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For analyzing shapes of planar, closed curves, we propose di#erential geometric representations of curves using their direction functions and curvature functions. Shapes are represented as elements of infinitedimensional spaces and their pairwise di#erences are quantified using the lengths of geodesics connecting them on these spaces. We use a Fourier basis to represent tangents to the shape spaces and then use a gradientbased shooting method to solve for the tangent that connects any two shapes via a geodesic.
Geometric morphometrics: ten years of progress following the 'revolution'
 ITALIAN JOURNAL OF ZOOLOGY
, 2004
"... The analysis of shape is a fundamental part of much biological research. As the field of statistics developed, so have the sophistication of the analysis of these types of data. This lead to multivariate morphometrics in which suites of measurements were analyzed together using canonical variates an ..."
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Cited by 104 (5 self)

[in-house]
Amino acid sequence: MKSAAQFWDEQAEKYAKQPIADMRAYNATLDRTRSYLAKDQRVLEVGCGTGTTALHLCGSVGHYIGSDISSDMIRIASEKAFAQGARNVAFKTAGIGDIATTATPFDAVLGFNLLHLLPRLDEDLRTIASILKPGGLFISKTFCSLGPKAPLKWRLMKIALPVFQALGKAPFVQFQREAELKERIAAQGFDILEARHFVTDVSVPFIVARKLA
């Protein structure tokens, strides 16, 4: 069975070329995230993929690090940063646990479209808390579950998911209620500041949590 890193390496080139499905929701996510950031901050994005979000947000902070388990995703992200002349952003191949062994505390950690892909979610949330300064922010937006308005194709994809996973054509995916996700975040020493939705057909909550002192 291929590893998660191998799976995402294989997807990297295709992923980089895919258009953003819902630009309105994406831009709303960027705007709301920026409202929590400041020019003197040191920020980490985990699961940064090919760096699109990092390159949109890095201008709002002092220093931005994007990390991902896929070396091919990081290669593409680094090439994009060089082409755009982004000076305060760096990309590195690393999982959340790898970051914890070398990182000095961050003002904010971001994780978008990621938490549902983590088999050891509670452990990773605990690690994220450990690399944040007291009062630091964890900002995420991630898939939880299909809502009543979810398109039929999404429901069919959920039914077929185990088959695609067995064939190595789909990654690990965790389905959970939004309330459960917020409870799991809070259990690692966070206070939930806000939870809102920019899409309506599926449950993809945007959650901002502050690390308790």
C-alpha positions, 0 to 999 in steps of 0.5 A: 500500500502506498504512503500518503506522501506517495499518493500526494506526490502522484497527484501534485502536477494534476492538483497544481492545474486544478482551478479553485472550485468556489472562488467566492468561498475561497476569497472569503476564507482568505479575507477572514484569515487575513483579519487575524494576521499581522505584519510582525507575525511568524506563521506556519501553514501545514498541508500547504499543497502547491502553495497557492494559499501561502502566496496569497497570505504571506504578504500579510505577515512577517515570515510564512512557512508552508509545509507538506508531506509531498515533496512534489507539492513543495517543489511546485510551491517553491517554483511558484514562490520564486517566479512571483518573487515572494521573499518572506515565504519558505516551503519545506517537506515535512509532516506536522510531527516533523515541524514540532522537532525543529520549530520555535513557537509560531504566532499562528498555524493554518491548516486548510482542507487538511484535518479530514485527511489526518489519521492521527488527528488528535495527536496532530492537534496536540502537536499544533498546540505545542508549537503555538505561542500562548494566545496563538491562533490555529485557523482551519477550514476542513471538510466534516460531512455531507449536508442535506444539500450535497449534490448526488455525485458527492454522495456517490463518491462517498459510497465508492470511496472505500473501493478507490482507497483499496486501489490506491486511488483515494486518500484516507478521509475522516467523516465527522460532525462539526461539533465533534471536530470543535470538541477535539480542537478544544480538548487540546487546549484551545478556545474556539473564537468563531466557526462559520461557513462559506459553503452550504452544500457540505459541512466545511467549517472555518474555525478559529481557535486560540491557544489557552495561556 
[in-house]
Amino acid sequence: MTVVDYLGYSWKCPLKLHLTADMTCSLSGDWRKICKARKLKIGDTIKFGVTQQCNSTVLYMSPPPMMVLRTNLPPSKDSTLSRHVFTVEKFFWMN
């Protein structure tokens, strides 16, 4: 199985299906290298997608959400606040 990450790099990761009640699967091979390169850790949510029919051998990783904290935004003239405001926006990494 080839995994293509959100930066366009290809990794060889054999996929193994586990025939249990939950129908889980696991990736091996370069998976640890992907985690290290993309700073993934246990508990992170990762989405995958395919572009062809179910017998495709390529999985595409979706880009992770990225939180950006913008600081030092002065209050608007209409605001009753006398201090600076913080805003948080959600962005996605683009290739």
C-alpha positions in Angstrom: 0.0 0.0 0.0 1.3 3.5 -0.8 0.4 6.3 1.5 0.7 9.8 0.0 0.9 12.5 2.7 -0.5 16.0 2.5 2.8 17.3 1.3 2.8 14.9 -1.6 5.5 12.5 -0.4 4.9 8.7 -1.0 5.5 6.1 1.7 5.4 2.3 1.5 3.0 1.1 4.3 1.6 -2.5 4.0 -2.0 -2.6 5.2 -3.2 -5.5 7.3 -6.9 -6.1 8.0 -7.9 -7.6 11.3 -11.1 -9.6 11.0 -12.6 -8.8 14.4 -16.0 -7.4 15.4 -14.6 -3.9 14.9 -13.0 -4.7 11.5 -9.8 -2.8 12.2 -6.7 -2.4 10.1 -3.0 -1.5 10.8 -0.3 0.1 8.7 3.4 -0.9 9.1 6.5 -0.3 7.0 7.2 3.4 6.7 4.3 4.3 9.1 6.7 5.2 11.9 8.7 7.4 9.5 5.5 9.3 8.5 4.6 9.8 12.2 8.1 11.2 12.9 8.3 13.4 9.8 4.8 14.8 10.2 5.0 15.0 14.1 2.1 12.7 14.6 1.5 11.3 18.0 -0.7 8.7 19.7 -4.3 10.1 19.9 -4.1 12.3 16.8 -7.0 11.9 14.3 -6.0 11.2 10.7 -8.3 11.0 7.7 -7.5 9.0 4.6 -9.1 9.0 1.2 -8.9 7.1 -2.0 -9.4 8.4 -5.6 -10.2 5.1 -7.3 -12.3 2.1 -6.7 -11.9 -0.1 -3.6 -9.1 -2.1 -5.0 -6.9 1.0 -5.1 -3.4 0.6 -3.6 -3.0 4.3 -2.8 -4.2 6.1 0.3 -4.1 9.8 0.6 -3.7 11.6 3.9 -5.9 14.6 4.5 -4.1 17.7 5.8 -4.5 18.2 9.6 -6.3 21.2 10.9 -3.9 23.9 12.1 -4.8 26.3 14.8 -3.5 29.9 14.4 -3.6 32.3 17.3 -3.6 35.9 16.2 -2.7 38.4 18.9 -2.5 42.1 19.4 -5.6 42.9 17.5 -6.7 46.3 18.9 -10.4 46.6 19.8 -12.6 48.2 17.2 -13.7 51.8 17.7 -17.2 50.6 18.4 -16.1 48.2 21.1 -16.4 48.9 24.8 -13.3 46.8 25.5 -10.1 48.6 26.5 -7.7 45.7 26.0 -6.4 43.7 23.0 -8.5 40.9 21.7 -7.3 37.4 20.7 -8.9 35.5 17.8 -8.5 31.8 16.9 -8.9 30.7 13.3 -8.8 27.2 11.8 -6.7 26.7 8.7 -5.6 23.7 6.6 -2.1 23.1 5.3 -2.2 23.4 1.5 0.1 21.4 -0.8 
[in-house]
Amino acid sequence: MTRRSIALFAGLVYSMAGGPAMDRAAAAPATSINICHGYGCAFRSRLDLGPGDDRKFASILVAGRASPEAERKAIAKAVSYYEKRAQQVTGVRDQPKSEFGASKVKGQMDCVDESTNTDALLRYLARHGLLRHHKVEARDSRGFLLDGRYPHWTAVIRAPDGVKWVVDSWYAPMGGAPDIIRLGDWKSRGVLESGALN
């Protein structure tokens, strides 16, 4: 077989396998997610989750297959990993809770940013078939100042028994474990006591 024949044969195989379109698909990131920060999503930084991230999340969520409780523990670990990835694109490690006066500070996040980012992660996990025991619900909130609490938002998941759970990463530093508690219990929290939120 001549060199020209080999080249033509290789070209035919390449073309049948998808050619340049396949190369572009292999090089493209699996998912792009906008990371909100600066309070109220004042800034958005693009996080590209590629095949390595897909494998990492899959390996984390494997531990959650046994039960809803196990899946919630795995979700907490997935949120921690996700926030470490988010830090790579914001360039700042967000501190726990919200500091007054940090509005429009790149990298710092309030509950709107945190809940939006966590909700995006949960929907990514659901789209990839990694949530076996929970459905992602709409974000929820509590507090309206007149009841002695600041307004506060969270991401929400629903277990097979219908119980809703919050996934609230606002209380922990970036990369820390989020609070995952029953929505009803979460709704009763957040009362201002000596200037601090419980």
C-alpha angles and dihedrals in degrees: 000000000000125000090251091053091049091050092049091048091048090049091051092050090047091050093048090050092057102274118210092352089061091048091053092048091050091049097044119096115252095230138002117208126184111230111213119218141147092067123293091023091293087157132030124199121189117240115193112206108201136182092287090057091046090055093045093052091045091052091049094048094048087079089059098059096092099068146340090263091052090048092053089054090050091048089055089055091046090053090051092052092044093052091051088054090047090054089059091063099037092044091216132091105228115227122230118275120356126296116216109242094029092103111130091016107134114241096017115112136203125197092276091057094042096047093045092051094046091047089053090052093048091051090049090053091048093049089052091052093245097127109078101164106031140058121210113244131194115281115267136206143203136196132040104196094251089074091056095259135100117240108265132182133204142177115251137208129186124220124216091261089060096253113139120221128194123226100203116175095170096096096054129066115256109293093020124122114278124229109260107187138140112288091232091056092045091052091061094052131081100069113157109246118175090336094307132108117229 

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The analysis of shape is a fundamental part of much biological research. As the field of statistics developed, so have the sophistication of the analysis of these types of data. This lead to multivariate morphometrics in which suites of measurements were analyzed together using canonical variates analysis, principal components analysis, and related methods. In the 1980s, a fundamental change began in the nature of the data gathered and analyzed. This change focused on the coordinates of landmarks and the geometric information about their relative positions. As a byproduct of such an approach, results of multivariate analyses could be visualized as configurations of landmarks back in the original space of the organism rather than only as statistical scatter plots. This new approach, called “geometric morphometrics”, had benefits that lead Rohlf and Marcus (1993) to proclaim a “revolution” in morphometrics. In this paper, we briefly update the discussion in that paper and summarize the advances in the ten years since the paper by Rohlf and Marcus. We also speculate on future directions in morphometric analysis.